Commenting on the addition of Ferre, Perna said in a statement: “IT Holding has now developed the financial and industrial conditions to integrate the designer’s maison, creating value for its shareholders.” He added that IT plans to increase the range of products, through the group’s production facilities, and to more tightly control distribution in multibrand boutiques and its own stores.
Last year, Gianfranco Ferre SpA registered sales of $44.3 million, 6 percent higher than in 2000. Net sales accounted for 60.2 percent of total sales, with the remainder, or $17.5 million, derived from royalties on licensed wholesale volume of $174.1 million.
IT’s three-year, $174.1 million bond, to be negotiated by the Luxembourg stock market, will be through Efibanca SpA and Unicredit Banca Mobiliare SpA, and is part of a financial restructuring that includes a capital increase of $95.7 million.
“With these operations, IT Holding will strengthen the property structure, extend the debt and diversify the financial sources,” said Massimo Brunelli, director of the group.
In 2001, IT Holding had earnings before interest, taxes, depreciation and amortization of $42.7 million, a 12.4 percent increase compared with the previous year, or 9.3 percent of consolidated sales.
Italy accounted for 40 percent of sales, the rest of Europe for 36 percent, the U.S. for 13 percent and the rest of the world for 11 percent, similar to the mix in 2000.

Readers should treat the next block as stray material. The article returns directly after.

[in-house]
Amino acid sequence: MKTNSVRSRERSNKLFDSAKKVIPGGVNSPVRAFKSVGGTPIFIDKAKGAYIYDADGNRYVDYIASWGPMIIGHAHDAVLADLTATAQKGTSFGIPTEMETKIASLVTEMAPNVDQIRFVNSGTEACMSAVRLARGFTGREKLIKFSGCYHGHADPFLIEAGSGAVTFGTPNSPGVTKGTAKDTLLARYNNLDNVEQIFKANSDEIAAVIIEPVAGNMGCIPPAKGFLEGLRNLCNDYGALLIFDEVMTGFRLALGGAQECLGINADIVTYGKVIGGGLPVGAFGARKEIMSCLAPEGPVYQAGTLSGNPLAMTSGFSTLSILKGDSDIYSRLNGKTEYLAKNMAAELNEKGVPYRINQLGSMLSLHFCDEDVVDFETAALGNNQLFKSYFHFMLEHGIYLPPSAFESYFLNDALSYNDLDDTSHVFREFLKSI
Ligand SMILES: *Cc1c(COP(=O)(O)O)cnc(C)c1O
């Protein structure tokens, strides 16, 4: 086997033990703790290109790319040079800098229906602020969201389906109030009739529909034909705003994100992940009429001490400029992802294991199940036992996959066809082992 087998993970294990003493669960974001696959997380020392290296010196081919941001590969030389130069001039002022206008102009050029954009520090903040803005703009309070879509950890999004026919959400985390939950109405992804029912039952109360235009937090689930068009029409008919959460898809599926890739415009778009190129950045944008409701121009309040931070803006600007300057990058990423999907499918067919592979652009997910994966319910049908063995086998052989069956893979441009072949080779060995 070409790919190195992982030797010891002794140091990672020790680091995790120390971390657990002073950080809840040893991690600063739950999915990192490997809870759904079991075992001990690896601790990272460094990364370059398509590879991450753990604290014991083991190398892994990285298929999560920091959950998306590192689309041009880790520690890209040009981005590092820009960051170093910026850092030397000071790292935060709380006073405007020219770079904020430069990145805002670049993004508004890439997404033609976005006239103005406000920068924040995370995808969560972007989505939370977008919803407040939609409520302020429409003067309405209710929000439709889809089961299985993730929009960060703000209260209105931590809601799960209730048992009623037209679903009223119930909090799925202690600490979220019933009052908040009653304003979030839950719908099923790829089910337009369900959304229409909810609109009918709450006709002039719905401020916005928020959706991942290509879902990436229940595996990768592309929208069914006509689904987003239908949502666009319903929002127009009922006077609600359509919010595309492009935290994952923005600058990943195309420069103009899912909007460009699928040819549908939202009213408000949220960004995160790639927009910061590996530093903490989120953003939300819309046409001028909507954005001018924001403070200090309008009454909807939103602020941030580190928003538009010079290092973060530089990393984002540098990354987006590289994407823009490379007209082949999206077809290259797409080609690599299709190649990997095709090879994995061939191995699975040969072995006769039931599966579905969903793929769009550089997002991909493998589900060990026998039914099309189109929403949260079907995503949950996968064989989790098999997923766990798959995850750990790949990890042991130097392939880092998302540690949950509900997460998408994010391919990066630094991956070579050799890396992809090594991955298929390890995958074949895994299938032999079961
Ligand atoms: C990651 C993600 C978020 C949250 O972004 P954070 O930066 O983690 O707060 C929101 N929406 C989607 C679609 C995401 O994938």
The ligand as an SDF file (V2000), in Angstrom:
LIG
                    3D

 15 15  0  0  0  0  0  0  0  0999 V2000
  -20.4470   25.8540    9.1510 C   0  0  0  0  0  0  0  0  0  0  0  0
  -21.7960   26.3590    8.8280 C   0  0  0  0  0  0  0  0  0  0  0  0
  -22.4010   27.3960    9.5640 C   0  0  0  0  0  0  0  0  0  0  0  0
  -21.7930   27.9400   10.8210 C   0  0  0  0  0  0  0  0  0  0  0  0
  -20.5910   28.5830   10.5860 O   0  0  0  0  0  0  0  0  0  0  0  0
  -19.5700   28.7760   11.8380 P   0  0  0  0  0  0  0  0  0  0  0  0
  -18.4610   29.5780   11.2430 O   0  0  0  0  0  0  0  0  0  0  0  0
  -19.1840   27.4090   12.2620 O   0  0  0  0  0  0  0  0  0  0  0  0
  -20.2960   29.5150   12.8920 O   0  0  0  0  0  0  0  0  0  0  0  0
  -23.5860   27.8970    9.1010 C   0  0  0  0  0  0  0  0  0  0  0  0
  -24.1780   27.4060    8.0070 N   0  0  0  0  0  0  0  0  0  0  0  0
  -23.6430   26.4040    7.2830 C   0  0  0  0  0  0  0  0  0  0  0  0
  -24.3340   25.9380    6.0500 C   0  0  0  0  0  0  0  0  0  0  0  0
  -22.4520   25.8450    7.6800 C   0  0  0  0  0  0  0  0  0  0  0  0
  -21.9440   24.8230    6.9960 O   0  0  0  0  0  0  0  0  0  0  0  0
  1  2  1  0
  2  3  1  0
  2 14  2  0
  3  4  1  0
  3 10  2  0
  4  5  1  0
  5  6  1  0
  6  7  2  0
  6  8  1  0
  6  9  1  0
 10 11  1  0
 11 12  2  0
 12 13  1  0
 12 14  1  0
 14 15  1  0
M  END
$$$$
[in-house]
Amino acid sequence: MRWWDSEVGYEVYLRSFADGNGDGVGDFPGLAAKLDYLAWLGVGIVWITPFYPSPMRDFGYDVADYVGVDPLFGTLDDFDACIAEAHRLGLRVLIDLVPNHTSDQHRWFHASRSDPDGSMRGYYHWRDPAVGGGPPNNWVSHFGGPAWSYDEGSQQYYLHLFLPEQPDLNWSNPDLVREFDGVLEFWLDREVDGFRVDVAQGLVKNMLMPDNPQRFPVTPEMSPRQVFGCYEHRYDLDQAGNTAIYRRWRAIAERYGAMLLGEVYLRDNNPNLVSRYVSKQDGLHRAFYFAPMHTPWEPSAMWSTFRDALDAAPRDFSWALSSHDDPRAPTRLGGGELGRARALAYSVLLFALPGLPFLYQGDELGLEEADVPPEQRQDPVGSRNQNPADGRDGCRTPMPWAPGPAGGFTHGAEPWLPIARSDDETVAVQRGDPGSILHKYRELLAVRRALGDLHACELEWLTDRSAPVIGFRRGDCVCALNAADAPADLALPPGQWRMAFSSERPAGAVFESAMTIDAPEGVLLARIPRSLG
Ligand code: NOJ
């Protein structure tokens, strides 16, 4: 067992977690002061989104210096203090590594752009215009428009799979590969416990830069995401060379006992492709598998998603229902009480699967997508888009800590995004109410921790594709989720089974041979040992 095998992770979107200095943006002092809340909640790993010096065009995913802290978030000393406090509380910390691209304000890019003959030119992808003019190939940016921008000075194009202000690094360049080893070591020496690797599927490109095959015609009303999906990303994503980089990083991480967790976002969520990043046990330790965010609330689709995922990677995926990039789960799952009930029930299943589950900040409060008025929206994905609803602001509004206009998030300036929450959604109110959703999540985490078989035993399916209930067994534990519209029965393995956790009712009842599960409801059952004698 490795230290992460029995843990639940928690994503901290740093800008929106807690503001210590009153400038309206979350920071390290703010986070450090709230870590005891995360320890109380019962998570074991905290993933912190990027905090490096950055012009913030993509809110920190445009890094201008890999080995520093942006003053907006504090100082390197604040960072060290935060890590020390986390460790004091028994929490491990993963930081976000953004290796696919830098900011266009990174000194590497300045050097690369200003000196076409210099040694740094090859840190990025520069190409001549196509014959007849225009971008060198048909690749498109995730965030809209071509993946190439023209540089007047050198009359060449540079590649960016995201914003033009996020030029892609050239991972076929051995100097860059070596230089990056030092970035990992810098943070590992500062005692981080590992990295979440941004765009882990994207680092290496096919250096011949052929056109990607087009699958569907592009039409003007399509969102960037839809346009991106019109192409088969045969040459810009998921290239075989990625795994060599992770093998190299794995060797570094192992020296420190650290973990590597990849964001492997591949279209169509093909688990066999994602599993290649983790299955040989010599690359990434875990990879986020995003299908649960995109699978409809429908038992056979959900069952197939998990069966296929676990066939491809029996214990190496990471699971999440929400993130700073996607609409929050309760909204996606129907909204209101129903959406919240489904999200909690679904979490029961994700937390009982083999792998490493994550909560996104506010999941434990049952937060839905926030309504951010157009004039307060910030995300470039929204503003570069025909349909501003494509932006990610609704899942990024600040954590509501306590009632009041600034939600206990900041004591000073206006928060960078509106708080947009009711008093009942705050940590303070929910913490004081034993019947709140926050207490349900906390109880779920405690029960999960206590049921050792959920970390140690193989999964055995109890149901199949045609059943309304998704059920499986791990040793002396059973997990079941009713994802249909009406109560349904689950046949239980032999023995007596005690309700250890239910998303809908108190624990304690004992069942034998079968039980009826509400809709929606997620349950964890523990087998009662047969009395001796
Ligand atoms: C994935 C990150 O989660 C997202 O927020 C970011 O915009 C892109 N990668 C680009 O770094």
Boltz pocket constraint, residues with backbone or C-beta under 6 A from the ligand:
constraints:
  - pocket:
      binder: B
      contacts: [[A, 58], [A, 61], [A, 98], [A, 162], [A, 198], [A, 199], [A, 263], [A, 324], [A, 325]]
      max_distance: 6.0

Eyewear generated sales of $39.2 million in 2001, 61.8 percent higher than in 2000 and 8 percent of sales, up from 6.1 percent in 2000. The group said young lines by Ferre also significantly contributed to the increase in sales.
“We are looking to the future with optimism,” said Perna. “Already in 2002, the investments of the past few years will bring the first significant results in terms of sales growth.”
Gruppo Tod’s SpA
After reporting 2001 earnings that very nearly doubled those of the prior year, Gruppo Tod’s SpA chief executive officer Diego Della Valle certainly didn’t spend Easter agonizing over profit warnings.
The Italian luxury goods group, which owns Tod’s, Hogan and Fay, reported Friday that net income for 2001 was $32 million, up 96.6 percent from 2000, while sales bounded 26.6 percent to $277 million.